1 Watt = $1 (per year)*
For example, it costs $100 to keep a 100 Watt bulb burning for an entire year. Wow! That's a rule any first grader can grasp. It's precisely true when electricity costs 11.4 cents per kilowatt hour (kWh), and has been a useful rule of thumb over the past decade and at the present here in Texas.
Adjustments for differing rates
So you want to be a little more precise for different electric rates? A quick adjustment will do:
|Electric Rate per kWh||1 Watt all year =|
The $77 CFL savings
I used to see $7 CFLs (compact fluorescents) that claimed "this bulb save you $77," and thought I should take that claim "with a grain of salt"--until I applied the above simple rule of thumb. Can one CFL "100 Watt equivalent" bulb really save $77?? Absolutely! Most CFL bulbs are rated to last 10,000 hours, a bit more than 1 year (which is 24 hours x 365 = 8,760 hours). The 100-Watt-equivalent CFL uses only 23 Watts, so it costs $23 of electricity over it's lifetime. Meanwhile, it's replacing 100 Watt bulbs (it would take about 4 replacements during the year) which would have burned up $100 of electricity. So the electricity savings is $77 for one bulb! I'd never have believed it till I did the math myself.
At this rate of electricity savings, how much the bulbs cost is of no consequence--especially since good CFLs can be found for around $1.50--barely more than a single incandescent. (More to come on the best CFLs available.)
So what's all the silliness about Joe Barton defending the energy hog incandescent? The rhetoric about personal freedom is misguided at best, and is largely a defense of pure and simple ignorance. The real freedom that's at stake is the energy independence of our country--which in turn contributes to our national security and ultimate personal freedoms!
So get rid of the incandescents in your home and office and bring in the CFLs immediately. It doesn't make any sense to wait until the incandescents burn out. I know of nothing better to do with them than to throw them away. They're simply burning through money every second they're on.
Changing light bulbs is the main contributor to the 20% reduction in electricity usage at our home over the past year (see the light blue line in the graph below).
Here's a few more observations based on the 1W = $1 rule of thumb:
- A 10-year old 120W computer that's been left on continuously has cost $120 per year, or $1,200 of electricity to-date--more than its original cost.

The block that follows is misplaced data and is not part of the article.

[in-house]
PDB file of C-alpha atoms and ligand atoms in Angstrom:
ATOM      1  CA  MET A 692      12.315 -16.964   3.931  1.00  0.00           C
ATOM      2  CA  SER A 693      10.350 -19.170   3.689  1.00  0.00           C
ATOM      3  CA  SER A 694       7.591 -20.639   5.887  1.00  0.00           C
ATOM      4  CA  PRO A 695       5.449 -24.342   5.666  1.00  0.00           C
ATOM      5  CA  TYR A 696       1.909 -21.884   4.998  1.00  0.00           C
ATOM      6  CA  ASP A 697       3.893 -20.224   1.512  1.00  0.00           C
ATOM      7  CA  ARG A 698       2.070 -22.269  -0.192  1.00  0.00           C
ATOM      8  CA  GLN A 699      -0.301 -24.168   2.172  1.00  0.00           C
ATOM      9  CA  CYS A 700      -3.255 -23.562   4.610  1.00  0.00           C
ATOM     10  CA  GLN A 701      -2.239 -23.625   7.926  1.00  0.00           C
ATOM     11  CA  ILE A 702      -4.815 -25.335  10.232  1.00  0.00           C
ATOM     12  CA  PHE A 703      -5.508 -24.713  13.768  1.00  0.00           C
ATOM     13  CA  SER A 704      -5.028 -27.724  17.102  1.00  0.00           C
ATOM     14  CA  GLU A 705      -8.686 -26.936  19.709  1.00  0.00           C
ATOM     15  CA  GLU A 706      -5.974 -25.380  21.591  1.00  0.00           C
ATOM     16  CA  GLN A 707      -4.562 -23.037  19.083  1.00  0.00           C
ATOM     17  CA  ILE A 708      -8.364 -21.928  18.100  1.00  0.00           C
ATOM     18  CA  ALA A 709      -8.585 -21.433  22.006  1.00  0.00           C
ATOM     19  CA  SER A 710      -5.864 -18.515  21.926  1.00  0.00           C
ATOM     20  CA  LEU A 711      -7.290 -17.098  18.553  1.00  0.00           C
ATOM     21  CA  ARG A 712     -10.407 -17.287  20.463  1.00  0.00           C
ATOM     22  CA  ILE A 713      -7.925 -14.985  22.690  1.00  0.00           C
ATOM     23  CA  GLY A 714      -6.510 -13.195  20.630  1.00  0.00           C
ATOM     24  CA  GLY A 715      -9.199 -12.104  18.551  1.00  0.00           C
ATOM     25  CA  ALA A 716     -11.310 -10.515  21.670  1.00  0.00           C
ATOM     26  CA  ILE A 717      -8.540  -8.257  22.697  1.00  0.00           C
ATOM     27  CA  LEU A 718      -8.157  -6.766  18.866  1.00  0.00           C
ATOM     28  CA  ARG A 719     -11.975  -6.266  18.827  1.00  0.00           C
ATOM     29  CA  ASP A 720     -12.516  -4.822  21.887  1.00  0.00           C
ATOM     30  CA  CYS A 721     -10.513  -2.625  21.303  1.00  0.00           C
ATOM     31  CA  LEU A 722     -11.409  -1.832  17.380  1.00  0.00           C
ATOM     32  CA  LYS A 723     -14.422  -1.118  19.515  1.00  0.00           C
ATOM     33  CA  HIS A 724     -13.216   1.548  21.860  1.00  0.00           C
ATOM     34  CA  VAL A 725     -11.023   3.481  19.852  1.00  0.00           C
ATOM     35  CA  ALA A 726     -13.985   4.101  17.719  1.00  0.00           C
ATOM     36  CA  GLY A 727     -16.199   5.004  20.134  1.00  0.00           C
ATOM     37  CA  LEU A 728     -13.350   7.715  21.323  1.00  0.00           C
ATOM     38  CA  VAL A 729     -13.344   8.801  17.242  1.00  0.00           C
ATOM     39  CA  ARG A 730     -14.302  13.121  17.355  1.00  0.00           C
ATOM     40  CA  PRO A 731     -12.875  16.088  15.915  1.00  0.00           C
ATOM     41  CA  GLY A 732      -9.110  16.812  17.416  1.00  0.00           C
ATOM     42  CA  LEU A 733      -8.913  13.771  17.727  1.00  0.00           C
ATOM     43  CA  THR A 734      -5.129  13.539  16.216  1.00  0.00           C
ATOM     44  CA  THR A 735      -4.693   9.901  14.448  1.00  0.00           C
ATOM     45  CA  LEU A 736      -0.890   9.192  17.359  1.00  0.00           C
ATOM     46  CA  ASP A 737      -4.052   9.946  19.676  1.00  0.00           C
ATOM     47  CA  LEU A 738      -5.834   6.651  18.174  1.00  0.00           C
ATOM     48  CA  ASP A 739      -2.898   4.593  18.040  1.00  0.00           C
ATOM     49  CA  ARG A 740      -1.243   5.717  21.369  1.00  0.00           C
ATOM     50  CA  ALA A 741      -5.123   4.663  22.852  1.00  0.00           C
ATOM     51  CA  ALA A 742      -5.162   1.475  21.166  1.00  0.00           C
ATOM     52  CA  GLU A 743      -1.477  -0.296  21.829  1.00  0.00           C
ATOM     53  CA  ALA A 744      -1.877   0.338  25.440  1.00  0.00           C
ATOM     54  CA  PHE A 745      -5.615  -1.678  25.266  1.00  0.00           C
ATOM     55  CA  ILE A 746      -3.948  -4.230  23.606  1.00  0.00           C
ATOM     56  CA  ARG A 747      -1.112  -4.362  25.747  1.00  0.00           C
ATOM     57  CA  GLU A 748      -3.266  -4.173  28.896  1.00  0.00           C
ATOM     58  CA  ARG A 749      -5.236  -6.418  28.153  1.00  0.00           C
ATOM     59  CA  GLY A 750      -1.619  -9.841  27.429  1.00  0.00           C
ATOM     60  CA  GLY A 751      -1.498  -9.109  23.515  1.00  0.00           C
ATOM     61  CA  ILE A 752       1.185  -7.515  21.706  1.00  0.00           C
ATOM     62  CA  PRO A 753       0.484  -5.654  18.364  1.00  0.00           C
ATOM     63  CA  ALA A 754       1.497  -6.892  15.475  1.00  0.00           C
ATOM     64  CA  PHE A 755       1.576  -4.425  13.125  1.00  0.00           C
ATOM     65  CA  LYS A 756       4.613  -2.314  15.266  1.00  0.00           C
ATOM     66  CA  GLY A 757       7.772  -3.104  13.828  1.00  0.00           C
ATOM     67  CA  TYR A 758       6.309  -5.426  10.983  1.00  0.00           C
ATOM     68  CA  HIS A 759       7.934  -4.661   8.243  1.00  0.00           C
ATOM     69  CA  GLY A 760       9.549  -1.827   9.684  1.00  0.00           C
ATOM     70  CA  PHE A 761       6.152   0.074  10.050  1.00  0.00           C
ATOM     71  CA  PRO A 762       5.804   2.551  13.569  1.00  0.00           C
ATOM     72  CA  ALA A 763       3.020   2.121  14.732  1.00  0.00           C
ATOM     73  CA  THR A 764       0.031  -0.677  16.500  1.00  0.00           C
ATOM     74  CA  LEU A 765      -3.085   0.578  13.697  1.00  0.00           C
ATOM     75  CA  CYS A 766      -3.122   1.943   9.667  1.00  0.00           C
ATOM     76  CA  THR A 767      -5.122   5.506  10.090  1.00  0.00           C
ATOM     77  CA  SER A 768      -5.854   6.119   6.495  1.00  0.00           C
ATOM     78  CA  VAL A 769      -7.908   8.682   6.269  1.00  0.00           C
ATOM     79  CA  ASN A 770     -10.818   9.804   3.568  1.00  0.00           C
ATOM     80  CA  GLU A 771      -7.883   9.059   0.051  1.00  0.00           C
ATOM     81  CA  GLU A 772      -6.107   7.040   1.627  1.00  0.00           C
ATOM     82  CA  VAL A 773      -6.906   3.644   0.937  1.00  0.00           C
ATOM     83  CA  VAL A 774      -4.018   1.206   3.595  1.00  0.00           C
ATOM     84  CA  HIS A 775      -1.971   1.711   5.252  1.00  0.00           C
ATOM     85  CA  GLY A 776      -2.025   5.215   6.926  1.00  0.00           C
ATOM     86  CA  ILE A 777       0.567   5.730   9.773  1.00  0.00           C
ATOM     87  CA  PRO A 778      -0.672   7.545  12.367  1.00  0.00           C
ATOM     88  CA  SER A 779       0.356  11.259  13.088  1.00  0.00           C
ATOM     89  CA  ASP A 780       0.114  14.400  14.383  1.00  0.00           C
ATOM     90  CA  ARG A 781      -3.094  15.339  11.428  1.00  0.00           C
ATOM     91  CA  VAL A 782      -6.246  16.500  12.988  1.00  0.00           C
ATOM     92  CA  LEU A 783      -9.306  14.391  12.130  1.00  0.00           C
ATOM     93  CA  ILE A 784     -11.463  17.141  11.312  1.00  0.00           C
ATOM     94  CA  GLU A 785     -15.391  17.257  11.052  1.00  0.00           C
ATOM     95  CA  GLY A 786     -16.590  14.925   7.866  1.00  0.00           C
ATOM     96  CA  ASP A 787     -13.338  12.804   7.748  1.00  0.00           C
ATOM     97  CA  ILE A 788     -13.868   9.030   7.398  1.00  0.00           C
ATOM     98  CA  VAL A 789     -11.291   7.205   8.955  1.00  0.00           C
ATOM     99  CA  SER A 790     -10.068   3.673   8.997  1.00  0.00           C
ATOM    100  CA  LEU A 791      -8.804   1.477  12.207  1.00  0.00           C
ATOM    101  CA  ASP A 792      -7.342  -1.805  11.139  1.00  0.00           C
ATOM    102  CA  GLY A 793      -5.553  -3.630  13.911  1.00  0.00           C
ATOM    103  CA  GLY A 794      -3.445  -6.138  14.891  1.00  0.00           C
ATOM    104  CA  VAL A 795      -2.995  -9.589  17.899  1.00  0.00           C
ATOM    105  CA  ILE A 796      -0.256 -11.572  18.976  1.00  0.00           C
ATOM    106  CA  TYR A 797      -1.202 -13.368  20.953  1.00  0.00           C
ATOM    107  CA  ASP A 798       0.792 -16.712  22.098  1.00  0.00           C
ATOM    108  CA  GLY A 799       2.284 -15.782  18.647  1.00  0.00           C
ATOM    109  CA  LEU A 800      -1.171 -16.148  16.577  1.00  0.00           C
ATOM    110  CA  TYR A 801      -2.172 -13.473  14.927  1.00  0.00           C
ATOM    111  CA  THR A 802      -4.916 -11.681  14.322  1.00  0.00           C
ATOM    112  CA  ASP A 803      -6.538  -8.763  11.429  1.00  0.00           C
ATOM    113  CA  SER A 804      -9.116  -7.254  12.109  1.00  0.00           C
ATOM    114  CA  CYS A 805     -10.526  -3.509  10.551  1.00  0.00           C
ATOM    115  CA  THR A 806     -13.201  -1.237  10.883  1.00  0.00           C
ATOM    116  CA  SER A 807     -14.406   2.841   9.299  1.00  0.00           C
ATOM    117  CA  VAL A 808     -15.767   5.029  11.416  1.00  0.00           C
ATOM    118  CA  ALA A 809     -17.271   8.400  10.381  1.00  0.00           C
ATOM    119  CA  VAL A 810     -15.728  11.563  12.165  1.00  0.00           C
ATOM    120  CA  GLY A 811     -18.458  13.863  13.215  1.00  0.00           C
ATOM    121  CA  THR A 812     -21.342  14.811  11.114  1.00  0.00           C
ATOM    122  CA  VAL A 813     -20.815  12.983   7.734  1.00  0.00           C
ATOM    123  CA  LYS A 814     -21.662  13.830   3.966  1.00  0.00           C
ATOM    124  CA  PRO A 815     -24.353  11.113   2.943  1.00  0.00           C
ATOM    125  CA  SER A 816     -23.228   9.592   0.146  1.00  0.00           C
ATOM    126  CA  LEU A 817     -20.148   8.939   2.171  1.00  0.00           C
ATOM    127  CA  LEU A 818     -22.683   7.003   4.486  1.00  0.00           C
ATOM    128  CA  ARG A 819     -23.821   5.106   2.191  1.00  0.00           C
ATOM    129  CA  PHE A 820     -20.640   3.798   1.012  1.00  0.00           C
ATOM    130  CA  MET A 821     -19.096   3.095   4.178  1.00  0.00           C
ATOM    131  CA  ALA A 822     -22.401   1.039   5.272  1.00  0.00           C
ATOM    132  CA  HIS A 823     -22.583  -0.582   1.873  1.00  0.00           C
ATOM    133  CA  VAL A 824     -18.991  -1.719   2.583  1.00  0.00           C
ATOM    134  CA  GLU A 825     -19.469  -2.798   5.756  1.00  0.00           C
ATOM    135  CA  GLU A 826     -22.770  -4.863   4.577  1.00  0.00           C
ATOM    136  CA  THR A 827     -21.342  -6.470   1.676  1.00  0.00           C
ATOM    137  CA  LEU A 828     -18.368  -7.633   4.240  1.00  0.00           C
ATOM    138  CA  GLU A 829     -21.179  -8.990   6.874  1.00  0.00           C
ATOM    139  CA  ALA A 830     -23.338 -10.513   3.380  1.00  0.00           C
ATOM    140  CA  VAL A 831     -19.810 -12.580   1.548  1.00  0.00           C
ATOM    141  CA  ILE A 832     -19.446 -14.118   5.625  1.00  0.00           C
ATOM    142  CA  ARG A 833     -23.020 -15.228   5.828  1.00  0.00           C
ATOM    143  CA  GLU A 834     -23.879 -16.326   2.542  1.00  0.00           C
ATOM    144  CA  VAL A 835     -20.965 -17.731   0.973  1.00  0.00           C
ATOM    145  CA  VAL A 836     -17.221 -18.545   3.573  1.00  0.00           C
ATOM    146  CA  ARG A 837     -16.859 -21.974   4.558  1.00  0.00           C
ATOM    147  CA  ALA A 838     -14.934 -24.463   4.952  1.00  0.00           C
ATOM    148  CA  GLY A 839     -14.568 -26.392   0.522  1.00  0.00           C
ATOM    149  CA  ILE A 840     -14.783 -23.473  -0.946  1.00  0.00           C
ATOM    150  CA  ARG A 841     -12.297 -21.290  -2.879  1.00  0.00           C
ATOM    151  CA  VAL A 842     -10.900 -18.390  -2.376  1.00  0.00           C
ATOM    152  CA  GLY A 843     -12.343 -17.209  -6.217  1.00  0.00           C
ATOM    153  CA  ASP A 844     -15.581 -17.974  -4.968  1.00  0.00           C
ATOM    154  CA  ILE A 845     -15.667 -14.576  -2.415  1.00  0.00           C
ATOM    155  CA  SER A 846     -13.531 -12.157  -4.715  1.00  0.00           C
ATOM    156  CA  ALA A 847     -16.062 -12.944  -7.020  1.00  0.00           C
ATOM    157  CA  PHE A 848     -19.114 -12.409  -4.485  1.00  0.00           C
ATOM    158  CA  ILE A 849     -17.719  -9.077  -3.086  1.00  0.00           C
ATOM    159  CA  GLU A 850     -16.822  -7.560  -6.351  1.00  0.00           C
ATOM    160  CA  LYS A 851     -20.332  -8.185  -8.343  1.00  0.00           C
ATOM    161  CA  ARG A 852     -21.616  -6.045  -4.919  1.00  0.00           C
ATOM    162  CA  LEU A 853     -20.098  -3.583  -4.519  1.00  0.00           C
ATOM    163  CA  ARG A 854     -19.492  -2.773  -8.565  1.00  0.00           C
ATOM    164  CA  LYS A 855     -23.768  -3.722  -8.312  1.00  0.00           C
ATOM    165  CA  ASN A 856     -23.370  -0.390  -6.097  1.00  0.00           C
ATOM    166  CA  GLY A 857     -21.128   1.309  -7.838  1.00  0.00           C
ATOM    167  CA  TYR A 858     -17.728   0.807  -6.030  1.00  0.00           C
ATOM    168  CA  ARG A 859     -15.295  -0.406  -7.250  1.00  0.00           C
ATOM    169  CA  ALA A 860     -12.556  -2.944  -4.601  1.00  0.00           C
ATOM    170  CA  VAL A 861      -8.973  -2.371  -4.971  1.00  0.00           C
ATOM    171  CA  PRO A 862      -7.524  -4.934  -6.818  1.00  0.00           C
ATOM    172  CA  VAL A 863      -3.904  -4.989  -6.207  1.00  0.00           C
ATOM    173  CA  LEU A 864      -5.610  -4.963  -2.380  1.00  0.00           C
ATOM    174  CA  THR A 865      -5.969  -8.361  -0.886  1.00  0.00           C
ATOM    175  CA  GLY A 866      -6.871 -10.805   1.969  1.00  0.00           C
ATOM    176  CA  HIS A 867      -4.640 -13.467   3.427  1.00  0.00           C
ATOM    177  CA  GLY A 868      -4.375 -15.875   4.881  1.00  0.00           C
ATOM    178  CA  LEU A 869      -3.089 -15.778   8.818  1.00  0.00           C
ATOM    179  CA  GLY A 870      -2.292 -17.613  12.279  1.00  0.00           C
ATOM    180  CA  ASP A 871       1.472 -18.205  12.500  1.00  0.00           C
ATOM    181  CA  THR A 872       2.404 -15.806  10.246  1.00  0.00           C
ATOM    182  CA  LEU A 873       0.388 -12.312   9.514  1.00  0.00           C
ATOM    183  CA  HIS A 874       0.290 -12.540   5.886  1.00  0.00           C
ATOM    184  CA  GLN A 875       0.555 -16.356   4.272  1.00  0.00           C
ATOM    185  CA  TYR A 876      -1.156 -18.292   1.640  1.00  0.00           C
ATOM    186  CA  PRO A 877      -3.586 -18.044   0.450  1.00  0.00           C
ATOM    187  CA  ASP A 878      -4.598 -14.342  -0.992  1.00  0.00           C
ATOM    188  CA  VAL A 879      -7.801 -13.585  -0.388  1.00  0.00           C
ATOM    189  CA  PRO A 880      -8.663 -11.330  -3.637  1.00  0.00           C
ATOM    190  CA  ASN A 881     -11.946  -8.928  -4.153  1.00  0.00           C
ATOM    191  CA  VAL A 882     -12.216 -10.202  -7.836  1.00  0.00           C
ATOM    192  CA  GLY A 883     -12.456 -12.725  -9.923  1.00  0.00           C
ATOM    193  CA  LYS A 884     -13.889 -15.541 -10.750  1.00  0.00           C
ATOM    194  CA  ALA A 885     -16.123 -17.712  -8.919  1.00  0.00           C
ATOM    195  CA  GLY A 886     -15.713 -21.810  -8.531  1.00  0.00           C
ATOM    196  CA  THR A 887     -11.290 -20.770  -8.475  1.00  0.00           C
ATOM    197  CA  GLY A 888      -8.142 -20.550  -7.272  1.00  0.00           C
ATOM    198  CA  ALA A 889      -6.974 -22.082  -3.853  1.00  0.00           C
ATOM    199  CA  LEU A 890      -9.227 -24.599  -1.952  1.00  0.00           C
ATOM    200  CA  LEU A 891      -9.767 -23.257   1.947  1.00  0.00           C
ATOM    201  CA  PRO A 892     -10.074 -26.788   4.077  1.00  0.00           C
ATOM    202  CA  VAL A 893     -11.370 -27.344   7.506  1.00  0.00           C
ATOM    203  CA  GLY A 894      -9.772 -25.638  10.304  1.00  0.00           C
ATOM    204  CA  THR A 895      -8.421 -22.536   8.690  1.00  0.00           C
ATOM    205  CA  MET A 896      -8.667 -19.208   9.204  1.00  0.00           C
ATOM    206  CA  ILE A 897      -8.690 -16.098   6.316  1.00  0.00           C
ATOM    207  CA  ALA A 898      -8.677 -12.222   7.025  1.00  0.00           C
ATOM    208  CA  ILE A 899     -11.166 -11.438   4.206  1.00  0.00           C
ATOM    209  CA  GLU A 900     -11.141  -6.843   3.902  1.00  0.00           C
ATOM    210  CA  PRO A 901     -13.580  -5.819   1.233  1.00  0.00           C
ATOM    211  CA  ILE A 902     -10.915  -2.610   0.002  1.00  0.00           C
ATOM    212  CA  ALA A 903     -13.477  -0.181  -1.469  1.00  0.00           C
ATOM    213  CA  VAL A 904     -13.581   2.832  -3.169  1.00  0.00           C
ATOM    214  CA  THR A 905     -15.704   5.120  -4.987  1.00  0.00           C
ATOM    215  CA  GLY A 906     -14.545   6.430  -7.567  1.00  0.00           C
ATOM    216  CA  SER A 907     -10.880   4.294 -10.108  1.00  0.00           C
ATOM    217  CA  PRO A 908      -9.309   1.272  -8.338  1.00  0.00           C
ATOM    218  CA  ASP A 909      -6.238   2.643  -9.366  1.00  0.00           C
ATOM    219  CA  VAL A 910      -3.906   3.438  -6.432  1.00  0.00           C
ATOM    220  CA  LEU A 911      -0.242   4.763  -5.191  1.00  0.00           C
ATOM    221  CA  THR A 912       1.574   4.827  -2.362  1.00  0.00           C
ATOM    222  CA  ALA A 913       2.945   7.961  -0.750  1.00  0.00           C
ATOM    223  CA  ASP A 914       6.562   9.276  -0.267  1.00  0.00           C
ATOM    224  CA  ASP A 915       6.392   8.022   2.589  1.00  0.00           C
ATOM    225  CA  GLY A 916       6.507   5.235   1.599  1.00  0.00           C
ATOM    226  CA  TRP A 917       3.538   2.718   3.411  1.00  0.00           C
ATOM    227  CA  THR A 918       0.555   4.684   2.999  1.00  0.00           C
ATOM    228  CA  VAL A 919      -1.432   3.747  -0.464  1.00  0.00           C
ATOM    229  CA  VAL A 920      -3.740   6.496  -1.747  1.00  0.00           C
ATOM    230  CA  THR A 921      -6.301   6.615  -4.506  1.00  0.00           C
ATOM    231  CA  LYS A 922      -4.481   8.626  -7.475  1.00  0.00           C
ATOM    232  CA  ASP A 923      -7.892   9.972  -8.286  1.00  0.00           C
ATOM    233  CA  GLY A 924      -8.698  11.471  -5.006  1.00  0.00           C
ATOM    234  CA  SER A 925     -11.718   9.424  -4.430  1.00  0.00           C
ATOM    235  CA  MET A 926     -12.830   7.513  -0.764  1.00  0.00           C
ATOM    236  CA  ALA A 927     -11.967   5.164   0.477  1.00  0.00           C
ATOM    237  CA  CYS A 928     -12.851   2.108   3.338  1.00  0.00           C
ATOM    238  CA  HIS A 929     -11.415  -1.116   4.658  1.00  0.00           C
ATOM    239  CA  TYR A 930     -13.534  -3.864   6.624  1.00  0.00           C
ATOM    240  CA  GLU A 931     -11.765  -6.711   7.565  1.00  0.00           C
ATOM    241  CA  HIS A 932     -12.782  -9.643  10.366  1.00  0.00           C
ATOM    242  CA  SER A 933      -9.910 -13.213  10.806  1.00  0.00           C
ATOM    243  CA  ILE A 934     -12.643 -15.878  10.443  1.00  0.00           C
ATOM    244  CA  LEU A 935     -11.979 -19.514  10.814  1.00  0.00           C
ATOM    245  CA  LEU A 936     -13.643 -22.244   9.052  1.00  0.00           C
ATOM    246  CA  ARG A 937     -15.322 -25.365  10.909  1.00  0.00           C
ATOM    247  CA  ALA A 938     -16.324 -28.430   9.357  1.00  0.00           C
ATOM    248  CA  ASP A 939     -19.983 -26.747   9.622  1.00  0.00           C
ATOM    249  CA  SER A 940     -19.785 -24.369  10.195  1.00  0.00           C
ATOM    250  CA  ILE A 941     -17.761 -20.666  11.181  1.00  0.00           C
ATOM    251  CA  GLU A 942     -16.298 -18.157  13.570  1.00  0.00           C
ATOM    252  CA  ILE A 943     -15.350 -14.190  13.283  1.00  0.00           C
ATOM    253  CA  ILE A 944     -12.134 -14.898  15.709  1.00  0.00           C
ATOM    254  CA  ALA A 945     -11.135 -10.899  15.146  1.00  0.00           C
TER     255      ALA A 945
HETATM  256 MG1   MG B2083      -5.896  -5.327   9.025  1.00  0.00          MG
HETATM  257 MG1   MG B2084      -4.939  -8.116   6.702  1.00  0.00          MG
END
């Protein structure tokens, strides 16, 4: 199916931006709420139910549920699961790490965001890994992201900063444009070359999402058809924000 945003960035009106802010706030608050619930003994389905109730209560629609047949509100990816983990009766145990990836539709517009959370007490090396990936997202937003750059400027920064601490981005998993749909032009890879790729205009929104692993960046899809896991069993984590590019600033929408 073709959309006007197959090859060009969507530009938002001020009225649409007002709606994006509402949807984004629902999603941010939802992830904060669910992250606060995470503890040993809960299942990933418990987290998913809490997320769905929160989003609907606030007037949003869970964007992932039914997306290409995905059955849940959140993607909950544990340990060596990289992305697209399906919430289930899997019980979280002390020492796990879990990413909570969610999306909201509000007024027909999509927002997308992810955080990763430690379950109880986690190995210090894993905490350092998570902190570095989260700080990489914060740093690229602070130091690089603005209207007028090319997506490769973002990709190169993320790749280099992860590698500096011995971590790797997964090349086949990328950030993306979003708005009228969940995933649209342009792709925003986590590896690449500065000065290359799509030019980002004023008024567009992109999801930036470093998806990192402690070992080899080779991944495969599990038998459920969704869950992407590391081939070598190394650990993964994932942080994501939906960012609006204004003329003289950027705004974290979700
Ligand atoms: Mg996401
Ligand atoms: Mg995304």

- A 3.5W clock radio costs $3.50 per year, or $35 over 10 years--several times its cost.
- An electric piano with a power cord that uses 4.1W when the piano is "on" but still uses 2.9W when the piano is "off" costs at least $2.90 to leave plugged in all year. Not terrible, but a needless waste of power. There are better ways: unplugging it, using a power strip with a switch, or using a newer power cord that uses 0W when not in use.
- An old and inefficient UPS (Uninterruptible Power Supply) used 22W of power continuously. A new green UPS model uses only 2.4W of extra power--a $20 annual savings.
- A fan running at 30W costs $10 if run constantly for 4 months of the year ($30 x 4/12). But if it's only used 8 hours a day for 3 months, it costs only $3.33.
So this #1 rule of thumb simply puts energy costs in perspective. It makes energy use concrete and measurable. It's much more meaningful to tell the kids to turn the light off not just because "You're wasting energy," but because "That's $23 you left burning there." You can explain it really costs $23 if they leave that CFL on all year long. They get the message. And for the forgetful kid you can throw in a "$1 fine" (or other realistic amount relative to the size of his allowance) for leaving the light in his closet on. It'll bring a smile to his face (sort of) every time you catch him with the light on!
"Make the most of your opportunities because these are evil days." (Ephesians 4.16)PS: Remember to recycle your spent CFLs. Both Home Depot and Lowes provide CFL recycle drop boxes just inside the entrance.
* The specific math is this:
1 Watt x 24 hours/day x 365 days/year / 1000 Watts/kW x $0.114/kWh = $1.00/year
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